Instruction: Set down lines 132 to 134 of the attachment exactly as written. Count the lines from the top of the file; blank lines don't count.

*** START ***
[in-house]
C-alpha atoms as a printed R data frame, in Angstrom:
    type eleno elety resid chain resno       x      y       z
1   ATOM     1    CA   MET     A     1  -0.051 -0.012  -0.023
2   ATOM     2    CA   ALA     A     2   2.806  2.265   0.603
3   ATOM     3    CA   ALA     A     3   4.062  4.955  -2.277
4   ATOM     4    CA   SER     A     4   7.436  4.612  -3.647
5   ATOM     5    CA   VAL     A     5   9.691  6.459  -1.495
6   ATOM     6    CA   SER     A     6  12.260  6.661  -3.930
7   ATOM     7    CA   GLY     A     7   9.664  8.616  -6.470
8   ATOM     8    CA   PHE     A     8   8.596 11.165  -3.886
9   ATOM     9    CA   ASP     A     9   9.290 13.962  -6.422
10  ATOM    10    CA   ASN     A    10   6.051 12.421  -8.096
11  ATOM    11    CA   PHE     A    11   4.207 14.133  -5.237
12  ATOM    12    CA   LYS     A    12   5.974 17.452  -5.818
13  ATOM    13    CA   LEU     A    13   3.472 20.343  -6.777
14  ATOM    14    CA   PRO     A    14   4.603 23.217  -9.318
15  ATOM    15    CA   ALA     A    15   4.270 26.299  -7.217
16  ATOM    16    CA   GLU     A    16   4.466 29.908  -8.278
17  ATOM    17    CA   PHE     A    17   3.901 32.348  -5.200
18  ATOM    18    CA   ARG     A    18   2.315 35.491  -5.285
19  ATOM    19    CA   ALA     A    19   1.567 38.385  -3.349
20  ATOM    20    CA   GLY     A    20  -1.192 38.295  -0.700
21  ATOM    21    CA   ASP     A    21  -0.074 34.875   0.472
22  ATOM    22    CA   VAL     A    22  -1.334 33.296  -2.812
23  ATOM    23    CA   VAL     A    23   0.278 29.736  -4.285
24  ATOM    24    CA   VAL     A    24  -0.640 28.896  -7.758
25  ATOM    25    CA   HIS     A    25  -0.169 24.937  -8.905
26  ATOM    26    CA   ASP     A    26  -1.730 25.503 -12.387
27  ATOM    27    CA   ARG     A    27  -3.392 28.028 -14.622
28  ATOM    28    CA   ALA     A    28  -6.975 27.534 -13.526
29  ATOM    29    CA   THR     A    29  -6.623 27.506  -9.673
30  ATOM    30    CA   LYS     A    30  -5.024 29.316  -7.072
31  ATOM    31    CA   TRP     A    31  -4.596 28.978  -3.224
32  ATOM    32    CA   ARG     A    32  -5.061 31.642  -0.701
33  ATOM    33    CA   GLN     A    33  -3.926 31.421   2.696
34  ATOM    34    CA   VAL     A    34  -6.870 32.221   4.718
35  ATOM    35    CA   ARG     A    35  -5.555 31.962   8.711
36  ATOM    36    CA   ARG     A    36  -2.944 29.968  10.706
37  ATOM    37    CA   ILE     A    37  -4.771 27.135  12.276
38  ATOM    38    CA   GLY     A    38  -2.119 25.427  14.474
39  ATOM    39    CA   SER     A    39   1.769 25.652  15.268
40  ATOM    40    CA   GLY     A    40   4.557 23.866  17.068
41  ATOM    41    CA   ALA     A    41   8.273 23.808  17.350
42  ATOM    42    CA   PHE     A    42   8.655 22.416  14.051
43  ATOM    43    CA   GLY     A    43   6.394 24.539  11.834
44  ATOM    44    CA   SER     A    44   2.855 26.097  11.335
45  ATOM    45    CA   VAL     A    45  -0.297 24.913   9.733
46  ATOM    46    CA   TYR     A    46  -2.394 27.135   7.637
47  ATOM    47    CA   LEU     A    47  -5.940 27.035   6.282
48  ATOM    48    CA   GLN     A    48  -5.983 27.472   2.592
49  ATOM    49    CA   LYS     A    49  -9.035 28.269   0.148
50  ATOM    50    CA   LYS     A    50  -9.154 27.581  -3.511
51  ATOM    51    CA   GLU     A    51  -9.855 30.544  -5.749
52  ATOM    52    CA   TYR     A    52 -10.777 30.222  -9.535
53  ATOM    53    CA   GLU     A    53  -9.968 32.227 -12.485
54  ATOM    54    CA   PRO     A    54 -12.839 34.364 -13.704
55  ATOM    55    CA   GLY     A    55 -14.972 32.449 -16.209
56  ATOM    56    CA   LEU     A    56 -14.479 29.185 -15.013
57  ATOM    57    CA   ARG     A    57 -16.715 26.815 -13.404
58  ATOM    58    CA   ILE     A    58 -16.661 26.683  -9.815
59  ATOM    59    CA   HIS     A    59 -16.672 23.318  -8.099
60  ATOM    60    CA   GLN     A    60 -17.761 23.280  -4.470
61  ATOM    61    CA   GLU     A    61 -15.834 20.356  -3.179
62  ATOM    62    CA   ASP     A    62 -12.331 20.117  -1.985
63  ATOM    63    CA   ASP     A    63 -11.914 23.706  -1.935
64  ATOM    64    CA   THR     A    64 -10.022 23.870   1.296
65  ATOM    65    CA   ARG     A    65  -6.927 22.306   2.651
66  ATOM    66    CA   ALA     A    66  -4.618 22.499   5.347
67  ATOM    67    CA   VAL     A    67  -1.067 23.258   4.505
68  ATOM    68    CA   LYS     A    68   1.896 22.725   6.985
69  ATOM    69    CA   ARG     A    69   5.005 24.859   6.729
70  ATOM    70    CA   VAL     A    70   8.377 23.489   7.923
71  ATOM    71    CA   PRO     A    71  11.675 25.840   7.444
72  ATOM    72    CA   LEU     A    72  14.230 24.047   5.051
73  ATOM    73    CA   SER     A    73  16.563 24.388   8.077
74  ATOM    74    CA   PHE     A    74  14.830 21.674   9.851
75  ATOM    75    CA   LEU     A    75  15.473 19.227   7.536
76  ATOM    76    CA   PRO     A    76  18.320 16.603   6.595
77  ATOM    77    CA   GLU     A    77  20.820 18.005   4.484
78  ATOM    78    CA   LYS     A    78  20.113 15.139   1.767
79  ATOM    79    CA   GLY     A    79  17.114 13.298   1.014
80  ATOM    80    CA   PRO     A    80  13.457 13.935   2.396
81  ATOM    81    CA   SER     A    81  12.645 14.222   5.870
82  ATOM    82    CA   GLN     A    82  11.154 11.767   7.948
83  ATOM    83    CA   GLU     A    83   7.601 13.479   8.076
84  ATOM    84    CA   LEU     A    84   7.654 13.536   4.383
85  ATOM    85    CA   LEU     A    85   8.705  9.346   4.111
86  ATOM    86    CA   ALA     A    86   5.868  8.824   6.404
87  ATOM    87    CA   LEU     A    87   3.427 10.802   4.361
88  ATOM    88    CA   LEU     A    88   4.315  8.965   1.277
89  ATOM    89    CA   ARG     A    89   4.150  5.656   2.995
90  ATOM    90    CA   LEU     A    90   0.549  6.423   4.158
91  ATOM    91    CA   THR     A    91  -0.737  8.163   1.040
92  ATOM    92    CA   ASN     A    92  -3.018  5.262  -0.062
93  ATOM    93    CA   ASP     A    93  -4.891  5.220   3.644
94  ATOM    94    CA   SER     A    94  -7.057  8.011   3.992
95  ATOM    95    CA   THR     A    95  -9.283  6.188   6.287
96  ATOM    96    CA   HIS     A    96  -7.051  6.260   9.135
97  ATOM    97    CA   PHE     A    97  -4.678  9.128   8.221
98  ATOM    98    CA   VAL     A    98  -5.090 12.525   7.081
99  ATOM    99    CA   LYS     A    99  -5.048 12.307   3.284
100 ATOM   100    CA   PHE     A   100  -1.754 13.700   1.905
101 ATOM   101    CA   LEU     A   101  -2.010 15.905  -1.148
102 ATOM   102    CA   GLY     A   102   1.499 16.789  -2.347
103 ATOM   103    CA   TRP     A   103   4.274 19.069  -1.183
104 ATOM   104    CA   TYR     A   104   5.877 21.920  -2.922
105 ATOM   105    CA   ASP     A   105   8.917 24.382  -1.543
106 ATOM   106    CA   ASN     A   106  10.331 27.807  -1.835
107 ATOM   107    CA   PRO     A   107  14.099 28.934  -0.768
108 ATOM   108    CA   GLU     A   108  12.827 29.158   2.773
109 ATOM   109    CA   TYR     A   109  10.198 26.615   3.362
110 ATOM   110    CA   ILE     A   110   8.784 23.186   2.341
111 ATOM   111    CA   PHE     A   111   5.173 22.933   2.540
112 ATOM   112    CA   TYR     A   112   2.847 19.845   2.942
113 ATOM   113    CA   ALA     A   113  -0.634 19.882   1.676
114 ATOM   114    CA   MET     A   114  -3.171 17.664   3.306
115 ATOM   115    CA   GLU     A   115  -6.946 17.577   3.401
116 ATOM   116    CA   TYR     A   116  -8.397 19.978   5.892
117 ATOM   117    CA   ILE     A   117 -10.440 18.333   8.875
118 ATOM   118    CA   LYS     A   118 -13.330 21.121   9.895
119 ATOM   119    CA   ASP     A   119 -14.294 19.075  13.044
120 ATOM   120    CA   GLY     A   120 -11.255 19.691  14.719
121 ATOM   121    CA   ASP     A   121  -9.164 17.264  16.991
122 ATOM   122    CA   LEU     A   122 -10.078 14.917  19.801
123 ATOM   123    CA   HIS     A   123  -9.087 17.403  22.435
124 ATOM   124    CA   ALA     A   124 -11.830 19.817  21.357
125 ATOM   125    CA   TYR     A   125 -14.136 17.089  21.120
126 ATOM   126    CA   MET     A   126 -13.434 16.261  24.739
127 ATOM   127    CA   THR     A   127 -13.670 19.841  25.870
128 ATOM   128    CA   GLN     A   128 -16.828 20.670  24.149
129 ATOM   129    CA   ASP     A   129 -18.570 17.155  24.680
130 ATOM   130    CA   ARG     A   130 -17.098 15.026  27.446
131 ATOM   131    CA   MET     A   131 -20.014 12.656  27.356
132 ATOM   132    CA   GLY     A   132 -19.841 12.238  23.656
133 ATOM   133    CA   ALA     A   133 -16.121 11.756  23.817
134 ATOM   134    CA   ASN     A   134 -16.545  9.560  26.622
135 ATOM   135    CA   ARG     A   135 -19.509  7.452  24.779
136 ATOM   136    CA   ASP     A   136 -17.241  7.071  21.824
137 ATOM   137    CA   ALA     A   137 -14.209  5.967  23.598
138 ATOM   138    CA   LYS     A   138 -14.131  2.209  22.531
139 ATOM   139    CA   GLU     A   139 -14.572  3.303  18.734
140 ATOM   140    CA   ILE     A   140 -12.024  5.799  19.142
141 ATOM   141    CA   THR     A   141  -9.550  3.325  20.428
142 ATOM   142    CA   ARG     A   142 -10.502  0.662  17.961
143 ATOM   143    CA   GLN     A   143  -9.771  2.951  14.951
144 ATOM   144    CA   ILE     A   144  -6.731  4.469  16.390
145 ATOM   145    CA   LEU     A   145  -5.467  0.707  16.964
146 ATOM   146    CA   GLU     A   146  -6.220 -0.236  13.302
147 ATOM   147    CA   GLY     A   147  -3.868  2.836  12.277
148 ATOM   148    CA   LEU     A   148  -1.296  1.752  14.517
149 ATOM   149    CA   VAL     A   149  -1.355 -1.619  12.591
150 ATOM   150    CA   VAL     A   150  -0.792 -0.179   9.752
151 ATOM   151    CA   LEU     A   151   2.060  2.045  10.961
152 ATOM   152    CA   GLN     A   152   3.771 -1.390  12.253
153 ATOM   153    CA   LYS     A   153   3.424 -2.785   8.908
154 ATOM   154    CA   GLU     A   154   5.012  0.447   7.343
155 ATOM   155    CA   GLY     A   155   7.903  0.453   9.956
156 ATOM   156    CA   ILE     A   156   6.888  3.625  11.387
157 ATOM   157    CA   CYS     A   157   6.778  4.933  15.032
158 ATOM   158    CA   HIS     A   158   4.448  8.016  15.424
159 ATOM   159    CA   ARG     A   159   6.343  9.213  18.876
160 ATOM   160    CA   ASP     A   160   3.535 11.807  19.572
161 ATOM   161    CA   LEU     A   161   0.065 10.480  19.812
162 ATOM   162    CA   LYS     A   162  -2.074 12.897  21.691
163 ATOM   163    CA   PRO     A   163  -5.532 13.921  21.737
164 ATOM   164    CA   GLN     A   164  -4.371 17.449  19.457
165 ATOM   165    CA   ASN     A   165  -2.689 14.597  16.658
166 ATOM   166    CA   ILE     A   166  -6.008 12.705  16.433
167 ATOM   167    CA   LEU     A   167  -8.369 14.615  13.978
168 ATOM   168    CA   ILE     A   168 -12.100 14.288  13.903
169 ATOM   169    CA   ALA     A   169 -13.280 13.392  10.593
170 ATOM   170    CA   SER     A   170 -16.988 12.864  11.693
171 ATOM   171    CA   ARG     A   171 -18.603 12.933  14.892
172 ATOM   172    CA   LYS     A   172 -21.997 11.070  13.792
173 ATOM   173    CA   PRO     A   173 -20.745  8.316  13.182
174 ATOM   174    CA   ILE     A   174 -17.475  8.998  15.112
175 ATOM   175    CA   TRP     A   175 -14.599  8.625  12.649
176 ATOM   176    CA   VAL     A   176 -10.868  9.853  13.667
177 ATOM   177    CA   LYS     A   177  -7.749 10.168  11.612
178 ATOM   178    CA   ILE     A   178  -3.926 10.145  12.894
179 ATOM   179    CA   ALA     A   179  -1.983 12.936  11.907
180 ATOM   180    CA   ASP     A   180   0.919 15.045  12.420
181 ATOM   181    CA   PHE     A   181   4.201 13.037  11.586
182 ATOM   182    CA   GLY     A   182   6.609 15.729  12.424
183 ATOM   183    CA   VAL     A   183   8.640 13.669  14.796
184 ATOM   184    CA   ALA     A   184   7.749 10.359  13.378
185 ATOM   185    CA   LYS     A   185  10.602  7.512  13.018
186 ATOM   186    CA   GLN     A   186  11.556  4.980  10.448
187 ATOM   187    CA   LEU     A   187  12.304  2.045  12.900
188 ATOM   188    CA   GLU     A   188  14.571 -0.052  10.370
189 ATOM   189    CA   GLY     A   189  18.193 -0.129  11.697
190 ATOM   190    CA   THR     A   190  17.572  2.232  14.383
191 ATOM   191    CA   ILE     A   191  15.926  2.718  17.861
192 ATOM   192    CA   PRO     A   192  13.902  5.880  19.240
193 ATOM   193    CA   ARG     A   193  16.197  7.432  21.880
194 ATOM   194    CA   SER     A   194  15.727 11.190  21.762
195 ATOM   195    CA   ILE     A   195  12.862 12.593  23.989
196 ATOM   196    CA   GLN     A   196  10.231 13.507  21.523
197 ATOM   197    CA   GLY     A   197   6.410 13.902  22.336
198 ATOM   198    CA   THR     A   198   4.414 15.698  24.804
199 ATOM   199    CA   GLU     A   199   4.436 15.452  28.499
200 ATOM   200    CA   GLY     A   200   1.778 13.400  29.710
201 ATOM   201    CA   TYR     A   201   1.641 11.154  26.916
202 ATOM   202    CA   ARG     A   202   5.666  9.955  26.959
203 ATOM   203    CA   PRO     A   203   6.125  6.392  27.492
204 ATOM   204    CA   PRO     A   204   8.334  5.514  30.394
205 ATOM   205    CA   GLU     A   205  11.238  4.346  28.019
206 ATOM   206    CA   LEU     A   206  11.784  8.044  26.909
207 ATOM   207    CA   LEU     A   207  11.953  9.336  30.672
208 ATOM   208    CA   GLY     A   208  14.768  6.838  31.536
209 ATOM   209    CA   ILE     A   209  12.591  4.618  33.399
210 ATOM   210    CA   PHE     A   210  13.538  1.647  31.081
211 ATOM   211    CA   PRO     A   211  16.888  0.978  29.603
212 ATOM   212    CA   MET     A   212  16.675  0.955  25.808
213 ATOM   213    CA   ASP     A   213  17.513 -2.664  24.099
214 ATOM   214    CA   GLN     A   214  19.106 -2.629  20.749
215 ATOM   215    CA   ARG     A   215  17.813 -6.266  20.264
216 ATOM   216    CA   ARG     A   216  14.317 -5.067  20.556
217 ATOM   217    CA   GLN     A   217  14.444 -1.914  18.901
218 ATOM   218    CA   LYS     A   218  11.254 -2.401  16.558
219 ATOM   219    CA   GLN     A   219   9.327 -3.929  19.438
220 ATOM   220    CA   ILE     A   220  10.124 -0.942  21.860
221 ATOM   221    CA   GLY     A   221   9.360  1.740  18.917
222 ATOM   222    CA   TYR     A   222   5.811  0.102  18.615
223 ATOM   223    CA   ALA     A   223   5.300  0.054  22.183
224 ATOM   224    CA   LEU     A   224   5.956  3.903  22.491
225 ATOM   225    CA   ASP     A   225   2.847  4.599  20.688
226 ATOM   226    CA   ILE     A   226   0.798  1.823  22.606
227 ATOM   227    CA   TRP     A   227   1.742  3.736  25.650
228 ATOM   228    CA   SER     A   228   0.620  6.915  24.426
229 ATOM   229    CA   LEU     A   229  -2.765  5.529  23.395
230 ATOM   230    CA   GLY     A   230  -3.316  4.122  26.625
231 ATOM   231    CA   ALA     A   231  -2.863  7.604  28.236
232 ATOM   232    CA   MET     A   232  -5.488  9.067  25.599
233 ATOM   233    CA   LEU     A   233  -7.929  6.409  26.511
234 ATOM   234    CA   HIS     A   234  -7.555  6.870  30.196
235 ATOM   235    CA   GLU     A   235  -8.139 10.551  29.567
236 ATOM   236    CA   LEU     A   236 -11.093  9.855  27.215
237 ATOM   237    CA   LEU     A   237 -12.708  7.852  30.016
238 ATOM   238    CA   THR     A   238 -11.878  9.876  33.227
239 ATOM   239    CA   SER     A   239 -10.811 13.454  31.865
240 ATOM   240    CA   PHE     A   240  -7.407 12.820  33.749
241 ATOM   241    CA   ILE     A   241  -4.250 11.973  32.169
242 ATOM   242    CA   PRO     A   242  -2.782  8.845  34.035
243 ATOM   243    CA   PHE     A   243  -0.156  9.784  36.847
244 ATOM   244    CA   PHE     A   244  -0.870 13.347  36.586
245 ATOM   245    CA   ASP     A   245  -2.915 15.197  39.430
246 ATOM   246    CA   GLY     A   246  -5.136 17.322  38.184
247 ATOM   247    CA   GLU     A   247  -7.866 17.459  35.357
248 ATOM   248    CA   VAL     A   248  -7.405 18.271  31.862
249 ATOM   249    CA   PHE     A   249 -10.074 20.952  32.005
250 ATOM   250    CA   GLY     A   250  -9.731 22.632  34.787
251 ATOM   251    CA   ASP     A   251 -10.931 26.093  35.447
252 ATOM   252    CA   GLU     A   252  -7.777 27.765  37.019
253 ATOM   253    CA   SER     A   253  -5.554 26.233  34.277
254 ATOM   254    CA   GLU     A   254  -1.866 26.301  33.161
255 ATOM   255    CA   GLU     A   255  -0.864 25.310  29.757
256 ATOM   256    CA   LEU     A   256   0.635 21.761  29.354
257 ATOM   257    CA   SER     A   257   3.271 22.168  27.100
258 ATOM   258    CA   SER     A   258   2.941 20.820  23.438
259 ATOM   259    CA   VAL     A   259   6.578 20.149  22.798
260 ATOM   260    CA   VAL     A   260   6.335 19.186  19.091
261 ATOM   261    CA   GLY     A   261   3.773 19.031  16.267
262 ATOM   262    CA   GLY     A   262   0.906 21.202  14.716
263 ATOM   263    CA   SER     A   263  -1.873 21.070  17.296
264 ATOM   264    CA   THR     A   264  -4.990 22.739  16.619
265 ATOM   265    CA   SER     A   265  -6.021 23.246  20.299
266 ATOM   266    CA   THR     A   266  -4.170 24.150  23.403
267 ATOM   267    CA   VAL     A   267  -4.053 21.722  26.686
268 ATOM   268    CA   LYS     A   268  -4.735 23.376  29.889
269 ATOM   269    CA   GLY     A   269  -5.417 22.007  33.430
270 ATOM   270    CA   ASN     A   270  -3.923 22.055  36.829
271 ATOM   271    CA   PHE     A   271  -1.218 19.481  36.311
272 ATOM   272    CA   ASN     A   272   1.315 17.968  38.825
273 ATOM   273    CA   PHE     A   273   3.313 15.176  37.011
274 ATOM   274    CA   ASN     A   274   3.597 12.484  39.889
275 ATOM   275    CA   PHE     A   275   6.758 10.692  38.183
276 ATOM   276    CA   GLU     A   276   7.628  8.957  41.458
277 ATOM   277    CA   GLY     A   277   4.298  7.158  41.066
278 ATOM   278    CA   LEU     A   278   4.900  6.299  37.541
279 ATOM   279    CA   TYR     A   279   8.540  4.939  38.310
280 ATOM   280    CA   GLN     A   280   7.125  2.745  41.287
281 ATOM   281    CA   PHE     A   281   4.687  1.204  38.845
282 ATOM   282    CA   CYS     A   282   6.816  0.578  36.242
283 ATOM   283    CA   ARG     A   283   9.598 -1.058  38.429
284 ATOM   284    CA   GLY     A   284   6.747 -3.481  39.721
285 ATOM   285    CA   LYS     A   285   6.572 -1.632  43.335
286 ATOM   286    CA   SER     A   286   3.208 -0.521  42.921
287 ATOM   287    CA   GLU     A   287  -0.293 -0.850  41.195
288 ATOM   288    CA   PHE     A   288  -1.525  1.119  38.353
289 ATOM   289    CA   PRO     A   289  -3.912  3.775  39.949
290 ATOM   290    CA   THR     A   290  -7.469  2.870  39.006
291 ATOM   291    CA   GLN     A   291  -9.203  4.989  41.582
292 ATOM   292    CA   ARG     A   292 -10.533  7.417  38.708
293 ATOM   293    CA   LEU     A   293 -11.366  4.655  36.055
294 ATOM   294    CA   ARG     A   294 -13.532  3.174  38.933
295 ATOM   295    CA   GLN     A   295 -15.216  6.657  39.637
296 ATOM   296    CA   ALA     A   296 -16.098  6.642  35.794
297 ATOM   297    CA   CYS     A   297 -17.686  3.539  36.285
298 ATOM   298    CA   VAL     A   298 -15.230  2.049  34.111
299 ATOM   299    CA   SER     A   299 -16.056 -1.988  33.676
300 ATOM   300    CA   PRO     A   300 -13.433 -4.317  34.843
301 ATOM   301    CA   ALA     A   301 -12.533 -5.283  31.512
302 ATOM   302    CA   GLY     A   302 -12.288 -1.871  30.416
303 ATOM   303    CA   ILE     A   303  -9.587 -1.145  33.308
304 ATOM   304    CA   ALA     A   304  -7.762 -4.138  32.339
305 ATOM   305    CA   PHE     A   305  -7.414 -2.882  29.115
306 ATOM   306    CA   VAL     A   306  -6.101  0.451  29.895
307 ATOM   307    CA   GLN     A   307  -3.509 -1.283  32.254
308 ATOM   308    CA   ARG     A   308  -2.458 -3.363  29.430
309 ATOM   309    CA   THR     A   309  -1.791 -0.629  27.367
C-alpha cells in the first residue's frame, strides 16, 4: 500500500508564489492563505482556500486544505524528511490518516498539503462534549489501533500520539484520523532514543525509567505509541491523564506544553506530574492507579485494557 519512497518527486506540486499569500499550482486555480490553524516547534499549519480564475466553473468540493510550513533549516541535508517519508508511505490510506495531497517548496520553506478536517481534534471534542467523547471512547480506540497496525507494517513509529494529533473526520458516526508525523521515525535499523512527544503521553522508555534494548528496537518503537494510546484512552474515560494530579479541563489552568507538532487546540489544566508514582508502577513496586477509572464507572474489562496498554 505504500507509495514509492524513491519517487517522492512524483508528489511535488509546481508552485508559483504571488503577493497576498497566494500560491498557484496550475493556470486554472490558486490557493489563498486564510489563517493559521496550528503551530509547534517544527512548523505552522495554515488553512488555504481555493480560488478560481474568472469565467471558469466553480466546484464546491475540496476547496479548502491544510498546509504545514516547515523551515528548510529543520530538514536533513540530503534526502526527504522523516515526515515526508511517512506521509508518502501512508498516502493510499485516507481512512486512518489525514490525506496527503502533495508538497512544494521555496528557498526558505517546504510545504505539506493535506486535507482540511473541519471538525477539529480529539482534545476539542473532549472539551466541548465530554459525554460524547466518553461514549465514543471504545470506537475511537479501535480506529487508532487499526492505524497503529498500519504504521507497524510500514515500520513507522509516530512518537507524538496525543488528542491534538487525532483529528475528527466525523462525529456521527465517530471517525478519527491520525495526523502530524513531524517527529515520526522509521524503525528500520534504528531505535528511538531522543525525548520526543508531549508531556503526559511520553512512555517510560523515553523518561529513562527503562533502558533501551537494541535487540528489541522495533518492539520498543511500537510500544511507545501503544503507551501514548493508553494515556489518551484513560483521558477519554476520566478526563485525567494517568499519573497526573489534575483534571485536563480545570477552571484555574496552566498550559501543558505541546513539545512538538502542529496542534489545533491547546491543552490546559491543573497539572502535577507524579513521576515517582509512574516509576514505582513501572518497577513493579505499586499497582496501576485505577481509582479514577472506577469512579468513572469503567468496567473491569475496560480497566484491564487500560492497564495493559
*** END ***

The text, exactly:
129 ATOM   129    CA   ASP     A   129 -18.570 17.155  24.680
130 ATOM   130    CA   ARG     A   130 -17.098 15.026  27.446
131 ATOM   131    CA   MET     A   131 -20.014 12.656  27.356